Friday, May 24, 2013


Directed by: Todd Philips
Written by: Todd Philips, Craig Mazin,
Starring: Bradley Cooper, Ed Helms, Zack Galifianikis, Ken Jeong, and Justin Bartha
Synopsis: In what is hopefully the last movie in this franchise, the "Wolfpack" has to hand over Leslie Chow for a criminal boss.

THE HANGOVER is still one of the funniest movies from the past few years. Given that it was such a success, of course they had to make sequels. While I haven't seen the second one, between Jonesy's review and hearing that it was basically a remake, I decided to jump in and just watch the third. And this third entry into the "trilogy," is definitely quite a few notches below the original. Actually, that's being generous. THE HANGOVER III has been one of the worst movie experiences in this last year. While it tries to break away from the formula of the first two, the terrible writing and the unfortunate focus on the two most annoying characters of the franchise make look like a comedy.

The terrible writing was the biggest culprit here. The movie had no sense of flow and transition about it. The movie starts off with a needlessly cruel premise: Alan's stupidity causes a giraffe to be decapitated and shutting down a freeway, after which Alan's dad dies. And so begins the stupid story. Once the guys are clumsily brought back together, they are forced to track down Leslie Chow. Just to break down the movie (without spoilers) each set pieces goes a little something like this:
  1. Alan says something obnoxious.
  2. Phil looks mad.
  3. Stu freaks out.
  4. Chow says something in a really racist accent.
  5. Needless reference to the last two movies.
  6. Stupid excuse to move to the next location.
  7. Rinse and repeat.
So that basically sums up the second "act" of the movie. There's very little justification of how anything happens. What's worse is that the "comedy" relies on the two most grating characters, Alan and Chow.

From a story standpoint, Alan was portrayed to be a well meaning, charming, but ultimately socially awkward dude. In this movie, he's just downright mean spirited to the point that there's no logic as to why anyone would keep him around as a friend. The sad thing is, they try to give him a form of story arc, but at the same time, the way that it ends doesn't actually show any sort of character growth, if anything it reinforces his sociopathic behavior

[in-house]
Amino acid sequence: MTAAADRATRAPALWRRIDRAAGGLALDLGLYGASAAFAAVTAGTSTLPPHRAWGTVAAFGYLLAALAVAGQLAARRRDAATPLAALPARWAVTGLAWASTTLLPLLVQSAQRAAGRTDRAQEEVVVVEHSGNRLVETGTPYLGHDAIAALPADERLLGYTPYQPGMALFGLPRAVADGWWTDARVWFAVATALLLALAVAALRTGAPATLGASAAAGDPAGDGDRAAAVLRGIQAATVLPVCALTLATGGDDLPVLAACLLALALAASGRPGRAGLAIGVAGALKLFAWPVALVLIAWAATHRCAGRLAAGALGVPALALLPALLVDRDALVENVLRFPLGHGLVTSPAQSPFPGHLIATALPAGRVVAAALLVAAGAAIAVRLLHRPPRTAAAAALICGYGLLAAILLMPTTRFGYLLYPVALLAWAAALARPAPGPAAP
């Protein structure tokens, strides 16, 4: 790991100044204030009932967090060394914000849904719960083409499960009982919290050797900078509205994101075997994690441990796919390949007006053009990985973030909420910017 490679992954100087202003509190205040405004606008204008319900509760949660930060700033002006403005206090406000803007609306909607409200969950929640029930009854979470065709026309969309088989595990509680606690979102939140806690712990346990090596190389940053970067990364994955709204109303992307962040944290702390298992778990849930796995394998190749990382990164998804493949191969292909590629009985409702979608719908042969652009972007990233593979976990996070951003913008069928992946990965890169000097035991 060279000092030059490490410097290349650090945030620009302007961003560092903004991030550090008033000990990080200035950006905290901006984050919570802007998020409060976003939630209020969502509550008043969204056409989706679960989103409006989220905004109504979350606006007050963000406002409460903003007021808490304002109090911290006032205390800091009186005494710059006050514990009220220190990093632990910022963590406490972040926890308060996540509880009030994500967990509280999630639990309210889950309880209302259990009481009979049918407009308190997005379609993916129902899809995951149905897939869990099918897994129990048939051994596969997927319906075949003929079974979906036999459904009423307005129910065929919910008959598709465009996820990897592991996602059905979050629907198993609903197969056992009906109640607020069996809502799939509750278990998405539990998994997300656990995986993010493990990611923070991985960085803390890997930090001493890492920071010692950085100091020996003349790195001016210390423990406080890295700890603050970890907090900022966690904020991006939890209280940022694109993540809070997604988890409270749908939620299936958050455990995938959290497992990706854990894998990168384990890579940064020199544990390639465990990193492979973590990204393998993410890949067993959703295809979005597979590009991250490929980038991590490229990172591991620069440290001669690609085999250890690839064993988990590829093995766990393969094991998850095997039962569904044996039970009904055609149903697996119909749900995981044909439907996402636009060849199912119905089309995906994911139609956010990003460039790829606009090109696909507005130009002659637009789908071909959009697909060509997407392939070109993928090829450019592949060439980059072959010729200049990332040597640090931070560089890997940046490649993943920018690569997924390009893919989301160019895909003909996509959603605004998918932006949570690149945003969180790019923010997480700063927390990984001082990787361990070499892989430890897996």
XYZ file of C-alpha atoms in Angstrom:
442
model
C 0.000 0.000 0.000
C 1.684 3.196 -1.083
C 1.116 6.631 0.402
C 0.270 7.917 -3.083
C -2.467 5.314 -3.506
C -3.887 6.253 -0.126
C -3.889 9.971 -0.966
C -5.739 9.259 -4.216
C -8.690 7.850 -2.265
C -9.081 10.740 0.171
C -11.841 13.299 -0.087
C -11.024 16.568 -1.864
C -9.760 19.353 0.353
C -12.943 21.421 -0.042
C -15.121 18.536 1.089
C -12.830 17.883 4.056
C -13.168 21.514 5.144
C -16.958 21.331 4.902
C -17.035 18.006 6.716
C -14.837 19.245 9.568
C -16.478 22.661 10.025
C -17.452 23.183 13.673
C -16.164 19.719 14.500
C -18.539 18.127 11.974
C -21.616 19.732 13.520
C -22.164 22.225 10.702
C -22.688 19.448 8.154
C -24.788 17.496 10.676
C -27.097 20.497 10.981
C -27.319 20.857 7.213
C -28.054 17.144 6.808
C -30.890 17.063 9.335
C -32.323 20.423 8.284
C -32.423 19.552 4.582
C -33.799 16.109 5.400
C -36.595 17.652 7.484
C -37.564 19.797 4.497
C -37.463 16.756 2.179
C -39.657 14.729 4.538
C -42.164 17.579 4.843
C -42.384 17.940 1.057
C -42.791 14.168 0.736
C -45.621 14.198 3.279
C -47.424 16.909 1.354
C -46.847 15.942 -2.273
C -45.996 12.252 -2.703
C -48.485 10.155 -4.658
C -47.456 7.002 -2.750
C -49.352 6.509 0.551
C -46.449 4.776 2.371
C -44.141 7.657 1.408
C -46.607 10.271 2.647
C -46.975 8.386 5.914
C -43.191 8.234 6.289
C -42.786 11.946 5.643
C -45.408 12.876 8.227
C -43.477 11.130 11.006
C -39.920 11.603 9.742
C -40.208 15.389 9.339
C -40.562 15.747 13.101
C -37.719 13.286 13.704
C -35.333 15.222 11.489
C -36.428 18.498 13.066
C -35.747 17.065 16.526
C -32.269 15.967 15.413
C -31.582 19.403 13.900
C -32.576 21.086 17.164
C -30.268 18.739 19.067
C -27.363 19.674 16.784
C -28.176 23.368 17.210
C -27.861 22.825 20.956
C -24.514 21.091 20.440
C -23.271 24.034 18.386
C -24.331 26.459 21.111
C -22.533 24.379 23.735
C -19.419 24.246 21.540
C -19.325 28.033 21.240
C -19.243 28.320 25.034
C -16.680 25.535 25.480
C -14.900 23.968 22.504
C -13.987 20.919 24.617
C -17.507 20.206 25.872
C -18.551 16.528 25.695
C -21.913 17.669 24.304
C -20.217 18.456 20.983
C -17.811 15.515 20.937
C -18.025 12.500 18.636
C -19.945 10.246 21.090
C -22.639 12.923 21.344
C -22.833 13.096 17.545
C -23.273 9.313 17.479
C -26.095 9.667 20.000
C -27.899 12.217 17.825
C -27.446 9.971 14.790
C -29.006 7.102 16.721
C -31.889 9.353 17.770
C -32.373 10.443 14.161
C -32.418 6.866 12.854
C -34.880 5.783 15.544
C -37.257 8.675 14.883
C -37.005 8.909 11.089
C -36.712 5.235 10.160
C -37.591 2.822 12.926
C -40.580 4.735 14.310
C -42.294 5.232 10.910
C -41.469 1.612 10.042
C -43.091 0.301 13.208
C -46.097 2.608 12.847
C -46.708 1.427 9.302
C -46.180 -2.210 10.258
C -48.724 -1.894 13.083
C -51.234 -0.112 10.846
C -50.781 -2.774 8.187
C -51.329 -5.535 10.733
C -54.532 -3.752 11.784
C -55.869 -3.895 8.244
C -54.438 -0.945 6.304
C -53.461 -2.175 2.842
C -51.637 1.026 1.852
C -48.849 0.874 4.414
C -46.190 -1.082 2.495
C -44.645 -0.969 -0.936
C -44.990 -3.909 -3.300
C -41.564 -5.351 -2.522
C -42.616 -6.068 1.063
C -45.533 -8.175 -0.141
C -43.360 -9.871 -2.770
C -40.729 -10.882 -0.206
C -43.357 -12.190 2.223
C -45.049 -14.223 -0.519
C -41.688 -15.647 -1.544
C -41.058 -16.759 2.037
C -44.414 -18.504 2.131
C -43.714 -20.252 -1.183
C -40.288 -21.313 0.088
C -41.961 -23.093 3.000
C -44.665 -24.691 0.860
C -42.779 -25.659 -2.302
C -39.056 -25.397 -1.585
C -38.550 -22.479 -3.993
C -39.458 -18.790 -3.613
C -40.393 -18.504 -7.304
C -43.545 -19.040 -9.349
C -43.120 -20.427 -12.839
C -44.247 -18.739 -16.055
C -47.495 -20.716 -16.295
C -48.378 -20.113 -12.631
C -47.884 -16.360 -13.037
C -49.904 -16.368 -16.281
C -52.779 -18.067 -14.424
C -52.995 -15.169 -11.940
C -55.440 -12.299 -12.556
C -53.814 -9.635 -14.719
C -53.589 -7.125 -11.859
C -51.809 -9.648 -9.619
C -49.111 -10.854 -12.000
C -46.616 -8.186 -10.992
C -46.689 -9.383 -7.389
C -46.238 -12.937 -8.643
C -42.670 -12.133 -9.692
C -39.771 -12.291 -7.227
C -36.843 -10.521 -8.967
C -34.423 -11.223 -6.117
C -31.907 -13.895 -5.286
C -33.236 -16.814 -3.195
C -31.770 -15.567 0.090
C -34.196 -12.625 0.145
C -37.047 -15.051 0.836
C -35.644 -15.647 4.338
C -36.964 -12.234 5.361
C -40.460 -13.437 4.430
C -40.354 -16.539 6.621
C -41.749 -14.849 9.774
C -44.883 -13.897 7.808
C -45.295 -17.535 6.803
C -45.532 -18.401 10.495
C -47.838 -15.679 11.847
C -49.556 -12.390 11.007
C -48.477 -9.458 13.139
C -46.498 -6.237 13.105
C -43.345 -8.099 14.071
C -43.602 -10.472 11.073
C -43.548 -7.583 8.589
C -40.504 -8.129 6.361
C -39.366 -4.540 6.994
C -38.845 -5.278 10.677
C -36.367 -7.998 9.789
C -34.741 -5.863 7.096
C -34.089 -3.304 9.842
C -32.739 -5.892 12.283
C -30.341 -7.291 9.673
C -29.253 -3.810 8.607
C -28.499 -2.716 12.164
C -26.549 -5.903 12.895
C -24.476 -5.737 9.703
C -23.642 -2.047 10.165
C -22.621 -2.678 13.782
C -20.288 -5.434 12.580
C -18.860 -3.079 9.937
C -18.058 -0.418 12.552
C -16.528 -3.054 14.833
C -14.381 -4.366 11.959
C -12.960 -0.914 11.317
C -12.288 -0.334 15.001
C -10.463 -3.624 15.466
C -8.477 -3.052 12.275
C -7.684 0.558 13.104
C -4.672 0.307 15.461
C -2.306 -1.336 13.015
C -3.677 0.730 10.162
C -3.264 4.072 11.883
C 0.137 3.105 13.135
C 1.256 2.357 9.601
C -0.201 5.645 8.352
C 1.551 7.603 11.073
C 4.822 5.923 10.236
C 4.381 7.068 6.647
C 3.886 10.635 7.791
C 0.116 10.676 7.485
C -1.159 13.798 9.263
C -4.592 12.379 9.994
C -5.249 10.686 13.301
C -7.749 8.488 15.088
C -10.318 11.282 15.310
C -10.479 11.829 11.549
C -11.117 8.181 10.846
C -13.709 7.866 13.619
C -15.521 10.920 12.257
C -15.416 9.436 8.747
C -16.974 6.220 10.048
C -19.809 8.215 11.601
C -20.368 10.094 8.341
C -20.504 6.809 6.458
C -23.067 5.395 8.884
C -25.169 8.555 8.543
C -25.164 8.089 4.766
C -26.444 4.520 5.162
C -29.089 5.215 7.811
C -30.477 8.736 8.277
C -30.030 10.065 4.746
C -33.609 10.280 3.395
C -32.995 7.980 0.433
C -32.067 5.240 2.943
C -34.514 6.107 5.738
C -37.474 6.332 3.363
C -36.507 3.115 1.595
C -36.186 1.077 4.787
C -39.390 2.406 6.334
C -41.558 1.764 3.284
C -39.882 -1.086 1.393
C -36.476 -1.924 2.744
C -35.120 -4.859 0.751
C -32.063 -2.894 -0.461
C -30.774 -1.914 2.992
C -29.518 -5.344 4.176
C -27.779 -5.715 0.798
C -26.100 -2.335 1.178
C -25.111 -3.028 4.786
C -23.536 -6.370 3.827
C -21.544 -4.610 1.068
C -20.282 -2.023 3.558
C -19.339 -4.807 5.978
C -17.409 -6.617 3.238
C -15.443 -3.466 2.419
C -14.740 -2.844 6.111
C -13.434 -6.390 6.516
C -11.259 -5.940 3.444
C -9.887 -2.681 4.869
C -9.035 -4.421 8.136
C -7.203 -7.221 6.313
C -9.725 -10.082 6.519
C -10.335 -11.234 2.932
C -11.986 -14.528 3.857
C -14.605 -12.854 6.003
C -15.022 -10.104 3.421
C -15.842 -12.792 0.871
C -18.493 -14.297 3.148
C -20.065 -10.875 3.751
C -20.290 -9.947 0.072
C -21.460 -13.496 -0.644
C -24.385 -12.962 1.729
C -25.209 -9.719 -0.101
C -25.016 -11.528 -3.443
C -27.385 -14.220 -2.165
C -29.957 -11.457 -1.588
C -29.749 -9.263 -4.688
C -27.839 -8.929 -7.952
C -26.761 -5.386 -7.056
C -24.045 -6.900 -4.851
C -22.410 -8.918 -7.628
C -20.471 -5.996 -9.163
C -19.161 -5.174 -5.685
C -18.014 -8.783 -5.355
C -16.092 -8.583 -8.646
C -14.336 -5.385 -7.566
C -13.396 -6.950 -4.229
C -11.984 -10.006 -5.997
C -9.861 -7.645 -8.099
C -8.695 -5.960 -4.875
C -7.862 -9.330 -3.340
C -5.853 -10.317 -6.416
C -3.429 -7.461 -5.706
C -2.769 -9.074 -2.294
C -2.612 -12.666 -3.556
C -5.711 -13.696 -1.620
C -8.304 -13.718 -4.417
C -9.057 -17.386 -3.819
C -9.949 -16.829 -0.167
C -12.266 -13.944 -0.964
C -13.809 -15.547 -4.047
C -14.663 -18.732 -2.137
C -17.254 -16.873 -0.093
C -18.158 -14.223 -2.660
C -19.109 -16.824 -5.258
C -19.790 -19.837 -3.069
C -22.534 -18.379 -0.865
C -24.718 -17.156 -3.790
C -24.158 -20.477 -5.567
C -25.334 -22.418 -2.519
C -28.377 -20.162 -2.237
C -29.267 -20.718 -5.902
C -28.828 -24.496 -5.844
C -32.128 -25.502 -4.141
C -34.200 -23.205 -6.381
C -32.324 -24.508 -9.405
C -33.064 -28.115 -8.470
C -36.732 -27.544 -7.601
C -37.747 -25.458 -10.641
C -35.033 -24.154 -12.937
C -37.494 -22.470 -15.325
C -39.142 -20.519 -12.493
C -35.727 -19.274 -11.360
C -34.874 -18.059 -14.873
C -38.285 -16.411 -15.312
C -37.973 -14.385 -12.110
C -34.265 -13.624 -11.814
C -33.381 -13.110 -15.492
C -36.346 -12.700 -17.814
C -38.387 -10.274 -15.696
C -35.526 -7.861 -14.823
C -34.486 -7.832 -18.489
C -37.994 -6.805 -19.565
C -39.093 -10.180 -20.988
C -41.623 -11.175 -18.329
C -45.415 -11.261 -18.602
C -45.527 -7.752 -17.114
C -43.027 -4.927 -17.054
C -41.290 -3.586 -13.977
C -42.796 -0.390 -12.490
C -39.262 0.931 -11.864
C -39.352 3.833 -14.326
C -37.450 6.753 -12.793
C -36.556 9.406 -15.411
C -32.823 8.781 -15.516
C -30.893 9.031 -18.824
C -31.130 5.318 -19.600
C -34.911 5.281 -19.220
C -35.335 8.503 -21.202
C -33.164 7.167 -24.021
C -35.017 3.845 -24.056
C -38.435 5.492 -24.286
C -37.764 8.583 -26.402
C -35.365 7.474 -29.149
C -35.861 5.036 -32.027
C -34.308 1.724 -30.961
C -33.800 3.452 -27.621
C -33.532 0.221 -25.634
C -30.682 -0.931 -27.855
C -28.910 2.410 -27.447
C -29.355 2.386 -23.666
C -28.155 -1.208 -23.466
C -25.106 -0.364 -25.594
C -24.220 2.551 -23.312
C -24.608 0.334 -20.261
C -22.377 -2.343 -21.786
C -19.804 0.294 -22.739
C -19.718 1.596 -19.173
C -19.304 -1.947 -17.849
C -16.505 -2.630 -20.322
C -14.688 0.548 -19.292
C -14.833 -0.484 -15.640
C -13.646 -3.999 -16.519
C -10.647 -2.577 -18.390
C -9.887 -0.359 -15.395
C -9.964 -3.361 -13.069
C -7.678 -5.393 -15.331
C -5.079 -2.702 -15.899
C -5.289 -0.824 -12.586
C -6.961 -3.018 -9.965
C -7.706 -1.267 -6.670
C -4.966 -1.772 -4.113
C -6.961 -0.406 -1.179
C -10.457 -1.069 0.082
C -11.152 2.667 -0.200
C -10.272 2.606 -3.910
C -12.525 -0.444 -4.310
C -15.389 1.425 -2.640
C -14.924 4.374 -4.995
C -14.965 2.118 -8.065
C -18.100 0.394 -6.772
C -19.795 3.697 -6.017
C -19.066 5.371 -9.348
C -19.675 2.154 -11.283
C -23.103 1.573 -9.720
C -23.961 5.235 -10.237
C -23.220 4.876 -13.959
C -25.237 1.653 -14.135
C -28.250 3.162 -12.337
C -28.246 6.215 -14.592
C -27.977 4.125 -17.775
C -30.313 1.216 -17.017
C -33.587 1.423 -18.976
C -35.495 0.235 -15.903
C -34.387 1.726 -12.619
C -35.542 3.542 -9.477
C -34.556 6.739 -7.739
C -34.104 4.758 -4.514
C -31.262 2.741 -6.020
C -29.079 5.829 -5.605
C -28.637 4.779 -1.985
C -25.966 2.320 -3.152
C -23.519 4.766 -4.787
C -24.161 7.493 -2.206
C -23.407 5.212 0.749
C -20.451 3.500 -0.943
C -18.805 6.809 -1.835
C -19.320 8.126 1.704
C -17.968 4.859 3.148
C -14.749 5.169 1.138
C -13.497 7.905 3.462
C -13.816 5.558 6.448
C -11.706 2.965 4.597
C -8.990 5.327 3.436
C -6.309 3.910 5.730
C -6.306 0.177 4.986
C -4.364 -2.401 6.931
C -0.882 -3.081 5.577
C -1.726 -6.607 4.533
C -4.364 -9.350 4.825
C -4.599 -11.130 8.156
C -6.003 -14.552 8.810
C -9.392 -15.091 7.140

And Ken Jeong as Chow....let's just say that Jeong has been doing the same shtick for a long time. Sometimes it's worked (COMMUNITY'S 2nd season), sometimes it hasn't (TRANSFORMERS: DARK OF THE MOON), but this might be the most ridiculous, over-the-top, grating role and performance he's done. He could be a turn off to watching fifth season of Community, if he still ends up as such a big player. The focus on these two is akin to the PIRATES franchise choosing to focus on Sparrow because he was the most popular aspect of the first movie. In both instances, it doesn't work. It's a shame that Cooper and Helms were mostly kept to the sidelines because the first movie really works thanks to the interaction and chemistry of all three leads.

What's even crazier is that Todd Phillips seems to be under the impression that he envisioned this is as  some sort of end to the trilogy. There was a very weird and awkward sequence that finishes the movie, and you can tell that it's meant to wrap up the series, and yet, there seems to be zero progression for any of the characters. The movie also relied on some weird and rather needless call backs to the first film. The damn plot is started because of a random name said in a throwaway line that got expanded out for the convenience of this film. But the way and the reason that a certain character from the original is brought back my issues with the movie as a whole. The scene only ever so slightly moves the plot along, there's a strange attempt at character development, and some "humor," which is then glossed over to move on to the next scene.

What's interesting is that the fact that there are no hangovers in the movie isn't bothersome. Seeing the characters in different situations would have been fun, but if there was maybe some humor or maybe it wasn't so needlessly over-the-top, it could have been an enjoyable experience. A final and rather more personal note, the type of humor that was derived from animals dying constantly during the movie was actually pretty sickening. I'm not a PETA type of vegan or anything like that, but I must admit that animal violence bothers me, and the fact that it happened so often and was used for cheap laughs was a definite turn off.

So yes, the HANGOVER was never meant to expand to a trilogy (let's hope it stays at just a trilogy), but it could have handled the transition a little bit. As it stands, if it's down to the wire for some reason, go watch FAST & FURIOUS 6 instead of this movie on opening weekend. None of you want to feel responsible for a fourth movie.

1 comment:

  1. Ugh, Jesus. I haven't seen anything since the first one (which in my opinion was a one trick pony) but I don't think I'll see this one either. I'll put it on my mental shelf of movies that don't exist in my mind like Kingdom of The Crystal Skull, Robocop 3 and DIE HARD 4 & 5. good read Javi... good read.